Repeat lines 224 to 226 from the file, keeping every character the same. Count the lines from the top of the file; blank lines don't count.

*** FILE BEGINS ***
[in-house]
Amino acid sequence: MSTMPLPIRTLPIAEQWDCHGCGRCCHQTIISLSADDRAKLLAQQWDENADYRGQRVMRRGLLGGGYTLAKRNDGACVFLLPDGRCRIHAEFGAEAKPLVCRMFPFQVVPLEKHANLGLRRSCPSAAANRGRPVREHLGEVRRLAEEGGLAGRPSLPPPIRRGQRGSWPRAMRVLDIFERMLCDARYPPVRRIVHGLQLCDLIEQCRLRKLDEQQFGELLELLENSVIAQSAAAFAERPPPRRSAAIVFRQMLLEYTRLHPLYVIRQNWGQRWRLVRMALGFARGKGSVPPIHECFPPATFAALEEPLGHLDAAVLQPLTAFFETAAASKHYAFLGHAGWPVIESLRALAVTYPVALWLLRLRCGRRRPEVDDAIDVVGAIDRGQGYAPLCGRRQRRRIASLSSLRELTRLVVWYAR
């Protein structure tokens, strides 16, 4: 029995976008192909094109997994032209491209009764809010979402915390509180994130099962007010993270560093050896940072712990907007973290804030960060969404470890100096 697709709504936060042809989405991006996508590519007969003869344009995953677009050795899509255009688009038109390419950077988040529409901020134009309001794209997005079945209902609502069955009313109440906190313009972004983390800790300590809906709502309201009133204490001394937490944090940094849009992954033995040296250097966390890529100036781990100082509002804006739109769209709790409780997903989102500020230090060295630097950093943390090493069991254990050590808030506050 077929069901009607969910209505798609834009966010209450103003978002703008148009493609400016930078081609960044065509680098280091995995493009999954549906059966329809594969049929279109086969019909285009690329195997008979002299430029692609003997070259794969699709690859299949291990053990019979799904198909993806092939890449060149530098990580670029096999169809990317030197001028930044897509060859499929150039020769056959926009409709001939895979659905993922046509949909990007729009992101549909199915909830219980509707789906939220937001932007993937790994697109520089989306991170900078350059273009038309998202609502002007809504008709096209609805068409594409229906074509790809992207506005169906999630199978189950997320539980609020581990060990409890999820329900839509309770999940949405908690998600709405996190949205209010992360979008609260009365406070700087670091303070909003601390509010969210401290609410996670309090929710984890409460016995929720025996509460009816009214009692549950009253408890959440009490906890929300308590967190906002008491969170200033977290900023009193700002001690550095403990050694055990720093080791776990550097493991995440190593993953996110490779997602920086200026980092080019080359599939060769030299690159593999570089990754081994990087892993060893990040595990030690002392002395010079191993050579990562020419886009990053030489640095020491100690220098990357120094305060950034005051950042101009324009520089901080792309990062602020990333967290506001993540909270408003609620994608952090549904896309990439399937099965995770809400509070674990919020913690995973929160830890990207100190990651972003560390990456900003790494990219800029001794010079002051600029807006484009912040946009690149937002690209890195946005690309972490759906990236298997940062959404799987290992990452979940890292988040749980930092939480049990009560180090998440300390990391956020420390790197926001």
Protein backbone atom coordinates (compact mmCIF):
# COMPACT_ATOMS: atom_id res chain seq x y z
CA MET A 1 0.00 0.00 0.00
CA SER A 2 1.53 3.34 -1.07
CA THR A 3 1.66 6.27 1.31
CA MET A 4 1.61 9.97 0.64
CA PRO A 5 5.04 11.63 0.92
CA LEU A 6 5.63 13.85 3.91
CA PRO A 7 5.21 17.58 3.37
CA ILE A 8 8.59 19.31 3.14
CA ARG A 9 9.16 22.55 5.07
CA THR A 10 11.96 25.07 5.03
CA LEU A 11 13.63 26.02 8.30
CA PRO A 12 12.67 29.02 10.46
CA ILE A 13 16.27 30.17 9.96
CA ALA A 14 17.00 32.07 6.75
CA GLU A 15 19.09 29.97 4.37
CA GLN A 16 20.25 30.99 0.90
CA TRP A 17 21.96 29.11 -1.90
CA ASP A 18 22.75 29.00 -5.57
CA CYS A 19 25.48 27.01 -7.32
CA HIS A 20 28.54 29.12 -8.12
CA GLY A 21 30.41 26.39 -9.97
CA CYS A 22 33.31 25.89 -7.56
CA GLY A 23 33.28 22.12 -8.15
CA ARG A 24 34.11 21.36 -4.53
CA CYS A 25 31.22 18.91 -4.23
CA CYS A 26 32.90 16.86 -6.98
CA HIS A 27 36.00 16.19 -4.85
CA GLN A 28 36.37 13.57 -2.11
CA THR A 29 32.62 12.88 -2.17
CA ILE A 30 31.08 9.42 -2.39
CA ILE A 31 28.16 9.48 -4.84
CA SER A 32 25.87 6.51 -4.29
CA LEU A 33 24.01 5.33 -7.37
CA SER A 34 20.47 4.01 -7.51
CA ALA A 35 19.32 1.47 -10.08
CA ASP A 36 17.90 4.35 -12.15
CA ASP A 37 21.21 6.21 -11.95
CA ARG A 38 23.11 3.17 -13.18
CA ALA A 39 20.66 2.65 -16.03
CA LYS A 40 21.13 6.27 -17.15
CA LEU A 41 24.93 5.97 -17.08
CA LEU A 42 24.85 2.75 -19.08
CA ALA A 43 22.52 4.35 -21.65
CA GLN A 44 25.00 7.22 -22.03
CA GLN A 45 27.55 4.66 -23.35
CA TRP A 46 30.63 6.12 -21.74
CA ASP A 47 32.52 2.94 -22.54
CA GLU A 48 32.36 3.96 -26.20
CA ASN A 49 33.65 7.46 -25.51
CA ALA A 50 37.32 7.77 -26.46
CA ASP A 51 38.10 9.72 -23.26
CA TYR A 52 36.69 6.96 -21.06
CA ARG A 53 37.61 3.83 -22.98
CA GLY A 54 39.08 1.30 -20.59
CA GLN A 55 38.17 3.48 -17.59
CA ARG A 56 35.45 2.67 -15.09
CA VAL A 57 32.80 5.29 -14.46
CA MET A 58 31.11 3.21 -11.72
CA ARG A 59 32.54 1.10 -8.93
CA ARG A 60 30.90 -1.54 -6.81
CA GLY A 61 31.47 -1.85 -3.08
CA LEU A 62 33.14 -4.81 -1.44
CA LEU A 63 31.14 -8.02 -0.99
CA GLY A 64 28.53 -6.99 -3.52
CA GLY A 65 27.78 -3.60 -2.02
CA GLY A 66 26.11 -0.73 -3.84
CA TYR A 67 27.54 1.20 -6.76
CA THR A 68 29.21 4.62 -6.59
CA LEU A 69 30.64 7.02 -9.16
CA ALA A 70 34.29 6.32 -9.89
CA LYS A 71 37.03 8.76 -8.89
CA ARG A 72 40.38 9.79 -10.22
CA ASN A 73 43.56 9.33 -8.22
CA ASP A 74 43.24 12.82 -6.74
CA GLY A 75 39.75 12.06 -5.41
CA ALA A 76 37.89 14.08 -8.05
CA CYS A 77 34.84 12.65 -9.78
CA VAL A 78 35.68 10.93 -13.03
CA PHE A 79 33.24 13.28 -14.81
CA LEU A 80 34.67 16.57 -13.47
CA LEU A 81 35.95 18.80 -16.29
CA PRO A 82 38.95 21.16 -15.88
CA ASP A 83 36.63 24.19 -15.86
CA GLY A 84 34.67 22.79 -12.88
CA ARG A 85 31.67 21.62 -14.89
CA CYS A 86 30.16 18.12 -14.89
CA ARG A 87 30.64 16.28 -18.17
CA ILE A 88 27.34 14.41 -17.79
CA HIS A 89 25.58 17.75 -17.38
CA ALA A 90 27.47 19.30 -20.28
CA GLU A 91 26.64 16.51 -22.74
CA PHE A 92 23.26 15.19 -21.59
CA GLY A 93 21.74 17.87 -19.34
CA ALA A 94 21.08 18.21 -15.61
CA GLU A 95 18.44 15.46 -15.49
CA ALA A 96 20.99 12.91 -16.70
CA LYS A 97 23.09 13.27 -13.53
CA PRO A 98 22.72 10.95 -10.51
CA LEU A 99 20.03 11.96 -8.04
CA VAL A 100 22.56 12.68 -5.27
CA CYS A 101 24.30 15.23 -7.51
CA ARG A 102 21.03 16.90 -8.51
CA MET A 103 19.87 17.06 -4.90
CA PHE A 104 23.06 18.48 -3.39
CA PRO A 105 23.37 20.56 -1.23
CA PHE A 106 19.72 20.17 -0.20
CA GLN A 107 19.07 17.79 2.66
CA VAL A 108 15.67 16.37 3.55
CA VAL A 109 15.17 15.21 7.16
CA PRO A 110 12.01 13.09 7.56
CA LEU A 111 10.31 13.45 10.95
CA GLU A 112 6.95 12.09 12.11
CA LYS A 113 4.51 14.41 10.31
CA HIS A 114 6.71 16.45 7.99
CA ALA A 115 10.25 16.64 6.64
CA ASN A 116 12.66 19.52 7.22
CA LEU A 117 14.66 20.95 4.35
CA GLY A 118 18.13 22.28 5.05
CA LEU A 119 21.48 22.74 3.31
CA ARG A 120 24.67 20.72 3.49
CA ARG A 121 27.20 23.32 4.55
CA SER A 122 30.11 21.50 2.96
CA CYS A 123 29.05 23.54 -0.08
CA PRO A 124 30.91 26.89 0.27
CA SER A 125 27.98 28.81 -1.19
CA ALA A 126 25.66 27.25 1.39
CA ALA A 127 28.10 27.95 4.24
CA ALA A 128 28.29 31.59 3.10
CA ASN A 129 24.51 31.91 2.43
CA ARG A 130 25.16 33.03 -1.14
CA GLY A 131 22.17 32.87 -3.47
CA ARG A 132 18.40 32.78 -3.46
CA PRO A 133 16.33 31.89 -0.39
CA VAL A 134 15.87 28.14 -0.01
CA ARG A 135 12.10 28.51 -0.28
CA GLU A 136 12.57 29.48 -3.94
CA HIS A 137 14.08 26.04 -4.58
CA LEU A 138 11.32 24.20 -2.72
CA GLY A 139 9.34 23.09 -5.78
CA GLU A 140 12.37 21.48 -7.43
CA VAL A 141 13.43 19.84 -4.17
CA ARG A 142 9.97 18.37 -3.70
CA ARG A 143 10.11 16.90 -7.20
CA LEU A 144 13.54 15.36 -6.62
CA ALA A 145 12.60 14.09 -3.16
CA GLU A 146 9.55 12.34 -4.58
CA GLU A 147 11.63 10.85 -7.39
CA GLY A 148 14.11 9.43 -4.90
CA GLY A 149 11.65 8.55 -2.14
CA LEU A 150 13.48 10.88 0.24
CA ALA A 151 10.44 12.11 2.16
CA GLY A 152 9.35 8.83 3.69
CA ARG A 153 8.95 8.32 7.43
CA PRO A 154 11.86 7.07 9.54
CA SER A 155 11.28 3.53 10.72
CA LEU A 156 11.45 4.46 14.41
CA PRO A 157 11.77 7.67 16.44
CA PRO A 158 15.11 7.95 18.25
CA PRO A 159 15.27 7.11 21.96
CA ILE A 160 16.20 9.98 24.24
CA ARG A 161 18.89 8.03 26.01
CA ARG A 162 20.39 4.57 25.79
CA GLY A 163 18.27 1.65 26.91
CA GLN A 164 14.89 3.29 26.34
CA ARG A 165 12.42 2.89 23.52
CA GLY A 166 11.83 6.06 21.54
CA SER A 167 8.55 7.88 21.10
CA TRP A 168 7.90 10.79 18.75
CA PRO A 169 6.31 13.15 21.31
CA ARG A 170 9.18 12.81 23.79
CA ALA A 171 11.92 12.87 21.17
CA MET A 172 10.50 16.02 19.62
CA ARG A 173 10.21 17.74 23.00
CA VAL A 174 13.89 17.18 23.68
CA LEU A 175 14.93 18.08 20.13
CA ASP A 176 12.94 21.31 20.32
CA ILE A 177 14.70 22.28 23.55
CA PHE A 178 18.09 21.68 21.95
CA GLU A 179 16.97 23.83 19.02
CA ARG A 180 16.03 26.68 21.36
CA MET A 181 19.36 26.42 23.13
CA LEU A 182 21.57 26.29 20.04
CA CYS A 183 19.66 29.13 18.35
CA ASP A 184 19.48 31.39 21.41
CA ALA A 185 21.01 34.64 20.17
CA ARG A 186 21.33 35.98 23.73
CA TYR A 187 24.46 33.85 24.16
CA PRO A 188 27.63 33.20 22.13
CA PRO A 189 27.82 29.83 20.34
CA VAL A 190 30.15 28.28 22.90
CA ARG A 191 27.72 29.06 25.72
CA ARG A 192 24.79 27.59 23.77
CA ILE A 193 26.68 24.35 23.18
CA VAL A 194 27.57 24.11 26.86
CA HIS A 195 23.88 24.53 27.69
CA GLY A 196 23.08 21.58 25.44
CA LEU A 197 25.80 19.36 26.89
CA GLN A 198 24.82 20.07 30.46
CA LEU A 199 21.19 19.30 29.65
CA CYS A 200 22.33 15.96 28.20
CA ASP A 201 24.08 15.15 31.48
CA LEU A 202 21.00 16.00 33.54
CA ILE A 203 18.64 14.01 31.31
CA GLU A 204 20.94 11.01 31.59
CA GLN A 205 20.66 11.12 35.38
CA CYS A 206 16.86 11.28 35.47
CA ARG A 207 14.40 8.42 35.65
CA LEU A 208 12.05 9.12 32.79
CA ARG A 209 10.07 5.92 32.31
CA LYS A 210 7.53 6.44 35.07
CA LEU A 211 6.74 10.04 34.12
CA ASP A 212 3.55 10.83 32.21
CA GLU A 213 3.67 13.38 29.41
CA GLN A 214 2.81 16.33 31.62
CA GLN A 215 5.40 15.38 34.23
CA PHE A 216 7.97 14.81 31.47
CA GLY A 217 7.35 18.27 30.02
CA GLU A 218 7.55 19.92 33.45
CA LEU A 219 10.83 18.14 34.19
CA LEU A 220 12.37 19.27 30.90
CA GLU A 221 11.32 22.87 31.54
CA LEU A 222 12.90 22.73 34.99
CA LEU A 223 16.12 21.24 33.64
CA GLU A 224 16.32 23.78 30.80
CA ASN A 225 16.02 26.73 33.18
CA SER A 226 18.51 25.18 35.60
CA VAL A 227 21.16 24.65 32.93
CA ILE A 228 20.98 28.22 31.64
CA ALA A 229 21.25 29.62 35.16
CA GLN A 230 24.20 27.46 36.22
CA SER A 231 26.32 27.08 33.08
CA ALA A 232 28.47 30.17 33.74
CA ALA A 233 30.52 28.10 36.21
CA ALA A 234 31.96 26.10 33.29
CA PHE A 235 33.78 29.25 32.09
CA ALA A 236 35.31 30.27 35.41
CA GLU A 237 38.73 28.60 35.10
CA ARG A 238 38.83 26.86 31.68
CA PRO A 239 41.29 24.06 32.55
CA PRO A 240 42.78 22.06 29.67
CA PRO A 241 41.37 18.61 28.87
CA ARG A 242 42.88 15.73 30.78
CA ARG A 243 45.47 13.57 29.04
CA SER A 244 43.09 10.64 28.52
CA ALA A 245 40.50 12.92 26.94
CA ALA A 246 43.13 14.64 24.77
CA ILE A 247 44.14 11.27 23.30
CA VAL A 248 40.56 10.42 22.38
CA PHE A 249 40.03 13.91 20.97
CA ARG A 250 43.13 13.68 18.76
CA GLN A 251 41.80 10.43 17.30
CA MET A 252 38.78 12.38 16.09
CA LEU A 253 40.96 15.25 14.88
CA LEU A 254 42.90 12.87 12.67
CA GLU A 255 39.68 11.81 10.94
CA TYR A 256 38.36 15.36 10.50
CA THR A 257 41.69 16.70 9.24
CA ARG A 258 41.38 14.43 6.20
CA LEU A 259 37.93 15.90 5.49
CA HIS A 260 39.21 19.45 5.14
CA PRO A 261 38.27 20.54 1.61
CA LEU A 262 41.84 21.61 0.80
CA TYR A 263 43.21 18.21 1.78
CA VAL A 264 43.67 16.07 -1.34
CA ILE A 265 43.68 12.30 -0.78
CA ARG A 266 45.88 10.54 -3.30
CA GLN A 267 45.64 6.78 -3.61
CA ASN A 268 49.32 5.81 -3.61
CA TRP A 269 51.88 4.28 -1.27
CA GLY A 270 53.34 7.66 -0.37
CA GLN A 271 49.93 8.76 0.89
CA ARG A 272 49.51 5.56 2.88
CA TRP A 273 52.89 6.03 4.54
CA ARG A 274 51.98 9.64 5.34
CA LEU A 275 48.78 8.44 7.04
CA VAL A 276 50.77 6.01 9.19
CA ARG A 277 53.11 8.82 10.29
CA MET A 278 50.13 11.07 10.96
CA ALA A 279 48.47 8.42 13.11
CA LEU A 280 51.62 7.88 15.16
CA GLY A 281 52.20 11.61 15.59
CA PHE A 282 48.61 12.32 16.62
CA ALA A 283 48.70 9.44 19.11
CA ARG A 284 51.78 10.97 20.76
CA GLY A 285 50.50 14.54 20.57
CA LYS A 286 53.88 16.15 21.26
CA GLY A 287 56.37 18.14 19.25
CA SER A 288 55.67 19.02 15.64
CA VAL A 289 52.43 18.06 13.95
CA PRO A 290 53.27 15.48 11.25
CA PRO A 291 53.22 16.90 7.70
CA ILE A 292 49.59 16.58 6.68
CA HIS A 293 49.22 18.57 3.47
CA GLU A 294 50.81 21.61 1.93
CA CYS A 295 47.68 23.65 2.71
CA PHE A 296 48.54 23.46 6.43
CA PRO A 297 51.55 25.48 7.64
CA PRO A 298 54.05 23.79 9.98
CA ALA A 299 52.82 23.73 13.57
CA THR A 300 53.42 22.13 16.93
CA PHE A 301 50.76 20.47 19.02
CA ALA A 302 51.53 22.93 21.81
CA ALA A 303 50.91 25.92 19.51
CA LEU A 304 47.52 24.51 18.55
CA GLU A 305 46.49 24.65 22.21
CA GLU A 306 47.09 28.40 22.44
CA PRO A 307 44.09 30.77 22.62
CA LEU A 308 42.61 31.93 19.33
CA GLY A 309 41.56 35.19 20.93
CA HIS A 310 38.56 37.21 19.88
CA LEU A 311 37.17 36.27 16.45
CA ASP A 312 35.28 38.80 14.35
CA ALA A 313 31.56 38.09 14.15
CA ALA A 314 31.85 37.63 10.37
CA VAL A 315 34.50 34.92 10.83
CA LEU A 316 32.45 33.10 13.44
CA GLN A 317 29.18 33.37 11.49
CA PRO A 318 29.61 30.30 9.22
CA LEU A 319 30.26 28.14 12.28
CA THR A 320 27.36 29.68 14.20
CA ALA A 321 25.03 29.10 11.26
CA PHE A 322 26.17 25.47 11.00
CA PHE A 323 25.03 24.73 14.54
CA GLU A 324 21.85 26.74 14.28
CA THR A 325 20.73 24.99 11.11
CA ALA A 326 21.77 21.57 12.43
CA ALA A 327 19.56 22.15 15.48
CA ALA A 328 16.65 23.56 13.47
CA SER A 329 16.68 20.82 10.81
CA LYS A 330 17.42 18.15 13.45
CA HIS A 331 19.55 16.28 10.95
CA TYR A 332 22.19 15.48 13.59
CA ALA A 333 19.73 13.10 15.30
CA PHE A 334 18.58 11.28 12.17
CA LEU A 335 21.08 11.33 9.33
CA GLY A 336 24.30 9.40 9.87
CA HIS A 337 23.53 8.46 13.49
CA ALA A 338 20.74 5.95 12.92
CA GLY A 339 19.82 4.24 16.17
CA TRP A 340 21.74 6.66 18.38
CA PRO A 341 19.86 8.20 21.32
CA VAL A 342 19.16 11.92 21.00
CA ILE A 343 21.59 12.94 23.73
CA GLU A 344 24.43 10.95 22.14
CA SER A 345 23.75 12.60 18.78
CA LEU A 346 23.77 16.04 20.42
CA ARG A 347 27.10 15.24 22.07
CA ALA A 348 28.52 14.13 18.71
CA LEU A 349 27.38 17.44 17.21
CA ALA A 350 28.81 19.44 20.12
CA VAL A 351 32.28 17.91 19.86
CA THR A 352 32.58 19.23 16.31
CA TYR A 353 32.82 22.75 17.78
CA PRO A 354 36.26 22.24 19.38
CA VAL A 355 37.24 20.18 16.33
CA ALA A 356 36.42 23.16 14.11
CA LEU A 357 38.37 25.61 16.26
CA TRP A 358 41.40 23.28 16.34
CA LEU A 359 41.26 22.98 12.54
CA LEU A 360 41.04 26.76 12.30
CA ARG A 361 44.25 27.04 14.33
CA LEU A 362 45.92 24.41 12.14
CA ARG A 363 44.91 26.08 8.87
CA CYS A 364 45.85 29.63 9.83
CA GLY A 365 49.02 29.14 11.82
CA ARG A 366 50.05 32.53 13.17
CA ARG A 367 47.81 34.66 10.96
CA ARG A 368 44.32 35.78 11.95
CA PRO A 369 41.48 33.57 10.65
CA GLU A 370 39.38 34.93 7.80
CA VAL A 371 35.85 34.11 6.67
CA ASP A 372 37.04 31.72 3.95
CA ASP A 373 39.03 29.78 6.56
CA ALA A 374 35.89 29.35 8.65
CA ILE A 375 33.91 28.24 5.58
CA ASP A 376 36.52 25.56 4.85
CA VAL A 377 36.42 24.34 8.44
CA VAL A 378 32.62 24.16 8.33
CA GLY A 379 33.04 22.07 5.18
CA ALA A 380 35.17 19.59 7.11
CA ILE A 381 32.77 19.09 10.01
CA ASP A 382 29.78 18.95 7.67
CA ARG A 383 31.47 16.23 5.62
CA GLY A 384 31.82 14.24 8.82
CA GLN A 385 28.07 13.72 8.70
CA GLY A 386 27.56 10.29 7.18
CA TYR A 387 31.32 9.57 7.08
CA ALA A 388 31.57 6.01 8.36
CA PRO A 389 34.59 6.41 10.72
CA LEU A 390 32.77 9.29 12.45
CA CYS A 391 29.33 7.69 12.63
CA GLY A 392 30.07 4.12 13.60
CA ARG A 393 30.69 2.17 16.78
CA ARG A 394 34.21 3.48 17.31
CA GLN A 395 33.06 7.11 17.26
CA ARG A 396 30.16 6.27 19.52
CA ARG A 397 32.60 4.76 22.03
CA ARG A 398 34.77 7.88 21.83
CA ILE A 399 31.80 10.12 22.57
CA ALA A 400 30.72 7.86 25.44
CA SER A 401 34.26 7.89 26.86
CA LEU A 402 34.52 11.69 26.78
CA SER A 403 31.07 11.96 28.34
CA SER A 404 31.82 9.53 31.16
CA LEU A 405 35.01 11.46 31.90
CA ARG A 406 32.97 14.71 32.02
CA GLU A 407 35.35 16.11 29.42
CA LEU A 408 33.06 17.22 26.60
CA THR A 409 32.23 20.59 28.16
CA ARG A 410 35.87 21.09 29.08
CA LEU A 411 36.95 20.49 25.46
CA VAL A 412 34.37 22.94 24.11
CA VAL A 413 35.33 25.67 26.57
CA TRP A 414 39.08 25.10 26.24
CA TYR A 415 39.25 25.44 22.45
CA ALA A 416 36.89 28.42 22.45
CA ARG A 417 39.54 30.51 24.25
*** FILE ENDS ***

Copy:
CA LEU A 219 10.83 18.14 34.19
CA LEU A 220 12.37 19.27 30.90
CA GLU A 221 11.32 22.87 31.54